In June 1970 the show celebrated its 1000th episode, and was being sold to ten countries including Sierra Leone, Hong Kong, Holland and Greece (with sometimes dubious subtitling). Colour came to the Street in mid-1972, and sets were expanded to allow viewers to see the houses' roofs and back gardens. In 1976 Bill Podmore, the Street's longest serving producer, joined the team, replacing Susi Hush. He immediately sought out the areas "crying out for a facelift or even a face change". Podmoreinherited such experienced writers as Adele Rose, Leslie Duxbury andHarry Kershaw, and his production background in television comedies ensured that humour became a stronger ingredient of the show.

Legendary couples Stan and Hilda Ogden and Jack and Vera Duckworth's marital spats frequently bordered on music hall turns, while other comic characters - including brassy and brittle Ivy Tilsley, with her background in cabaret, and Eddie Yeats, the ex-con turned bin man with a heart of gold - were brought to the fore.
The staple diet of births, ill-fated marriages and violent deaths continued. Storylines included the birth, in 1977, of Tracy Langton, the marriage of Brian Tilsley and Gail Potter in 1979, and the murder of Ernie Bishop during a robbery at the factory in 1978.
Despite the growing popularity of the daytime soap Crossroads (ITV, 1964-88; 2001-03), the Street had little competition, retaining its primetime slot and increasing its ratings. Novelist John Braine, writing inTV Times in 1970, accounted for the show's longevity: "the most important character in the Street is the Street itself. No matter who comes and goes, the Street remains".

Doing his Porridge - Remembering Lennie Godber


Leonard Arthur "Lennie" Godber was played by the late, great Richard Beckinsale in the classic BBC sit-com Porridge.
Godber is from Birmingham and supports Aston Villa F.C., has an O Level in Geography, and studies for a History O Level while in prison. Before he was arrested he shared a flat with his girlfriend Denise in nearby Cheswick in the West Midslands. In an effort to get her a gift, Godber broke into a neighbour's flat. He was caught, and it was for this that he was sentenced to two years' imprisonment. Denise later broke up with Godber through a Dear John Letter.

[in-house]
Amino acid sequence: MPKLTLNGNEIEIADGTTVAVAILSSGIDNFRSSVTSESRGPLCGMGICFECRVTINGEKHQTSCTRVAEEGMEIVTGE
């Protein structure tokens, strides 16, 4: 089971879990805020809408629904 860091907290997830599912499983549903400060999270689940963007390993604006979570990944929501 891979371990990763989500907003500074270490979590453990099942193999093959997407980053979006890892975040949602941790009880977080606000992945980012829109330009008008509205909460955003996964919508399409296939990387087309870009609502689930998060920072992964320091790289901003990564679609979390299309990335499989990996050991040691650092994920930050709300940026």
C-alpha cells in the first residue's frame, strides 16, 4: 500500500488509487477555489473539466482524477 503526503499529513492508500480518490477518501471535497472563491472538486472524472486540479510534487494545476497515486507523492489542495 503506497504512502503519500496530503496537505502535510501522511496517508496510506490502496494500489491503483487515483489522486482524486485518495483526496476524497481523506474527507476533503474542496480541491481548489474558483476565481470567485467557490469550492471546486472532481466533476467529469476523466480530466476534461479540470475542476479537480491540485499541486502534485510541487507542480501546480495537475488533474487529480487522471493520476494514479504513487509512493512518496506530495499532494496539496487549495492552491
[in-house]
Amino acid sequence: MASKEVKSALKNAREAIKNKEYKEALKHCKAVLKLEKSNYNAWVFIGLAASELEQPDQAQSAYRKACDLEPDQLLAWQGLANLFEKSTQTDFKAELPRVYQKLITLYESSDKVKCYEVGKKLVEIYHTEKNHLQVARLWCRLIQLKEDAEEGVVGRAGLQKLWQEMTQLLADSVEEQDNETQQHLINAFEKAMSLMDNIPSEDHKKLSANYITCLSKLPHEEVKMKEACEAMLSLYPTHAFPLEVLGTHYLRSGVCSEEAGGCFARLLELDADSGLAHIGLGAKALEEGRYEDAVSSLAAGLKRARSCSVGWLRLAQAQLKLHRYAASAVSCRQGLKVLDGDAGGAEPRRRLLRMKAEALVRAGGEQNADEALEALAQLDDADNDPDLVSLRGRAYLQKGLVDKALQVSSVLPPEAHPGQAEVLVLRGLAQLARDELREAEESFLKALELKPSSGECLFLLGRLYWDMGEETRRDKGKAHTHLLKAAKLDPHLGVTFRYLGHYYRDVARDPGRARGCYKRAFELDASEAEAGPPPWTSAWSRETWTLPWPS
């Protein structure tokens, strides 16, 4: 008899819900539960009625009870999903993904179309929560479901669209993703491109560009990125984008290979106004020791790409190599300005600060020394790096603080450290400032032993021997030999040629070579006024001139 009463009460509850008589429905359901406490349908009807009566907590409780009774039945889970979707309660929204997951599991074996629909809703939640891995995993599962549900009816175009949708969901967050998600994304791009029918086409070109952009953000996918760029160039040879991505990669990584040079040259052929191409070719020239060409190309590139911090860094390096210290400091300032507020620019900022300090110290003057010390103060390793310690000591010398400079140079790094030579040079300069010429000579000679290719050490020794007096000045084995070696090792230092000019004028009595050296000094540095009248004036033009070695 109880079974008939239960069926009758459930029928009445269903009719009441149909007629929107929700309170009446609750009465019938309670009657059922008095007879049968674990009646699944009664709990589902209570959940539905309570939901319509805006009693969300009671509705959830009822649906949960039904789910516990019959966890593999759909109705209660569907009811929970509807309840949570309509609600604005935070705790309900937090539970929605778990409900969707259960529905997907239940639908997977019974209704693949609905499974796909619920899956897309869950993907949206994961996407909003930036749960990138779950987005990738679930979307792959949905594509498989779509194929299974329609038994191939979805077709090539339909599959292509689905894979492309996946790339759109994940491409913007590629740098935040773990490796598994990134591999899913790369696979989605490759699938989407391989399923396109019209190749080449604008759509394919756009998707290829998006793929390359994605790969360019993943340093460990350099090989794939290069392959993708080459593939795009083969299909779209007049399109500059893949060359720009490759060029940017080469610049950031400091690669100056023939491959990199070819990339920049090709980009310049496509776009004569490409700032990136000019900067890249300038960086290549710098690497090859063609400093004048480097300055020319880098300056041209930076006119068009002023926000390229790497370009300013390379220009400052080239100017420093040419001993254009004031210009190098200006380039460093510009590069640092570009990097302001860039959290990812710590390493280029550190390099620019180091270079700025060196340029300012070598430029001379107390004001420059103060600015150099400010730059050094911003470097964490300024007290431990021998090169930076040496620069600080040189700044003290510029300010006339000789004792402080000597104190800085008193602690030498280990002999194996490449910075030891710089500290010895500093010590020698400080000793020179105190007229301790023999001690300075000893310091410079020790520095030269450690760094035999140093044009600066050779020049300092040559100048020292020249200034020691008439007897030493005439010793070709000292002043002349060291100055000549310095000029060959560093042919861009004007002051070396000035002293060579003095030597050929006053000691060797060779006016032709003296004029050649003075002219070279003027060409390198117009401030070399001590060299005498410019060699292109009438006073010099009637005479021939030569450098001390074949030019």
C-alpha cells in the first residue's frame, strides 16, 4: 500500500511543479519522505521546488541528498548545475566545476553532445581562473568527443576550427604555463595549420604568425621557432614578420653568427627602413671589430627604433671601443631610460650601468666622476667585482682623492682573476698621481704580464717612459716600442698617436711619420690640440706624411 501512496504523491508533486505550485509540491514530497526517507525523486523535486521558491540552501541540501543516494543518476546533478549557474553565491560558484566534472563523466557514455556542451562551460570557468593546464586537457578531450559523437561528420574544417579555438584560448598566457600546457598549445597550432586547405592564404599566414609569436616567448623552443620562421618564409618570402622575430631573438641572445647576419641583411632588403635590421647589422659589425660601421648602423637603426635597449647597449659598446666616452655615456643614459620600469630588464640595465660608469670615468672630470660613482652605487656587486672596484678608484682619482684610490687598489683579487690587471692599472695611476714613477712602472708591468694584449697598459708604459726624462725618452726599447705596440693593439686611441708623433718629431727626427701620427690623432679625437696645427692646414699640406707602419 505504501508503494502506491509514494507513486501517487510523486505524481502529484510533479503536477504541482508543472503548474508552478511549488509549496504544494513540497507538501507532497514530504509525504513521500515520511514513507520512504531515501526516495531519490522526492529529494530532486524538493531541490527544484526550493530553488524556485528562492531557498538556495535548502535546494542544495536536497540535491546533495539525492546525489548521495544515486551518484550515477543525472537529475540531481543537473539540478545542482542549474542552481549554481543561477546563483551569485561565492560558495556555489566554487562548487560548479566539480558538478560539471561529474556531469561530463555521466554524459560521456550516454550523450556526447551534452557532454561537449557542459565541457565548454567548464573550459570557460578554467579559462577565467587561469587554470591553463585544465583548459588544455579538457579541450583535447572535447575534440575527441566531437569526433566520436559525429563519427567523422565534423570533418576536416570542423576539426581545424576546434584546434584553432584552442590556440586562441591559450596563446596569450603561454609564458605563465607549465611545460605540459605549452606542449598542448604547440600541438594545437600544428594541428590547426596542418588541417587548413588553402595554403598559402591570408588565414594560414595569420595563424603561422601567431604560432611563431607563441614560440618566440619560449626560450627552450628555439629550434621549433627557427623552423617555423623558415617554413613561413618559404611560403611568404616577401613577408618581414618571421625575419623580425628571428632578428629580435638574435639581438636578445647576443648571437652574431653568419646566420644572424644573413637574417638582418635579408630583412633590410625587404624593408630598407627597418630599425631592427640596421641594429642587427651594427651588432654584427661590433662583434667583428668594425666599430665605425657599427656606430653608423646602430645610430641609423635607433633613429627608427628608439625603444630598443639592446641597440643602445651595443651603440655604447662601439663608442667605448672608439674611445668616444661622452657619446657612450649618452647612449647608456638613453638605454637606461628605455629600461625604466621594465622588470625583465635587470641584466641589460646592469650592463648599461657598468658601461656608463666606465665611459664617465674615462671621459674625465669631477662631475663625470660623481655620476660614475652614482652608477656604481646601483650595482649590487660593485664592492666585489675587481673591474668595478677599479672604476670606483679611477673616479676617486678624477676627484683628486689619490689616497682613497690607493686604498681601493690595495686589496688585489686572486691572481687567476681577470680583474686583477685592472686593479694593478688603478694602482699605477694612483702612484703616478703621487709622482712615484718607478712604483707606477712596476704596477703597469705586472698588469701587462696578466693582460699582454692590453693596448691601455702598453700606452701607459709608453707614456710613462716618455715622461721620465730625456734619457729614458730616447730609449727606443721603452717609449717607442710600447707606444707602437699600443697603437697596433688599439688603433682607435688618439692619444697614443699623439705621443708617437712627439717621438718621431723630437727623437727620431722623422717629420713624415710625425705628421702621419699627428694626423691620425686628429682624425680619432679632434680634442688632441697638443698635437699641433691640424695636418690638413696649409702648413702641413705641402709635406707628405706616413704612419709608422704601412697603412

In the first episode, Lennie arrives at Slade Prison, along with Fletch. However, unlike Fletch, who has spent several five-year spells in prison, this is Godber's first stretch of 'porridge'. Fletcher felt strongly about someone of Godber's age being in prison. However, when Godber announces that upon his release he plans to 'go straight', Fletch is perplexed, announcing:
"Twenty-three and you want to go straight? What kind of talk is that? You've got your whole life before you!"

Fletch and Godber later become cell-mates, and Fletch is quick to take the naïve Godber under his wing, who learns much from him, and by the end of the series has inherited much of his cunning.
Godber also often came into conflict with the ever suspicious Mr Mackay, who appeared to find it very hard to believe that Lennie was not up to something. Even when he was, MacKay found it very hard to pin anything on him, thanks to Godber's penchant for dramatics, and occasionally to the cover-up efforts of Fletch and the sympathetic Mr Barrowclough.
Godber works in the prison kitchen where he has ample opportunities to steal valuable commodities such as butter and pineapple chunks for Fletcher. Godber also briefly took up a career as a Boxer in the prison, although this was short-lived when he got involved in match fixing.
Doe-eyed, optimistic Godber was the perfect sidekick for grouchy, world-weary Fletcher, and the banter between the two became one of the main attractions of the series. This was arguably best illustrated in the ambitious episode "A Night In", a bottle episode set entirely in relative darkness within the confines of their cell, with only the pair's conversation for entertainment.
This concept has been imitated by many other sitcoms, such as Friends ("The One Where No One's Ready") and Bottom ("Hole"). However, few, if any of these have managed to recreate the minimalistic feel of the original, falling back on other comedy devices (the former had several characters, each with their own storyline, and the latter was set atop a Ferris Wheel, and much of the comedy derived from this setting).
In the follow-up series Going Straight, Godber is a long-distance lorry driver, engaged to Fletch's daughter Ingrid (whom he began writing to shortly after Denise broke up with him). They were married in the final episode.
Due to Richard Beckinsale's premature death, Godber does not appear in the 2003 mocumentary Life Beyond the Box Norman Stanley Fletcher, although Ingrid receives a phone call from him, saying he's stuck on a motorway. They have one son, named Norman after his grandfather.
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America's Finest - The Saturday Evening Post

Saturday Evening Post 1902-01-18
The Saturday Evening Post is a bimonthly American magazine. It was published weekly under this title from 1897 until 1969, and quarterly and then bimonthly from 1971.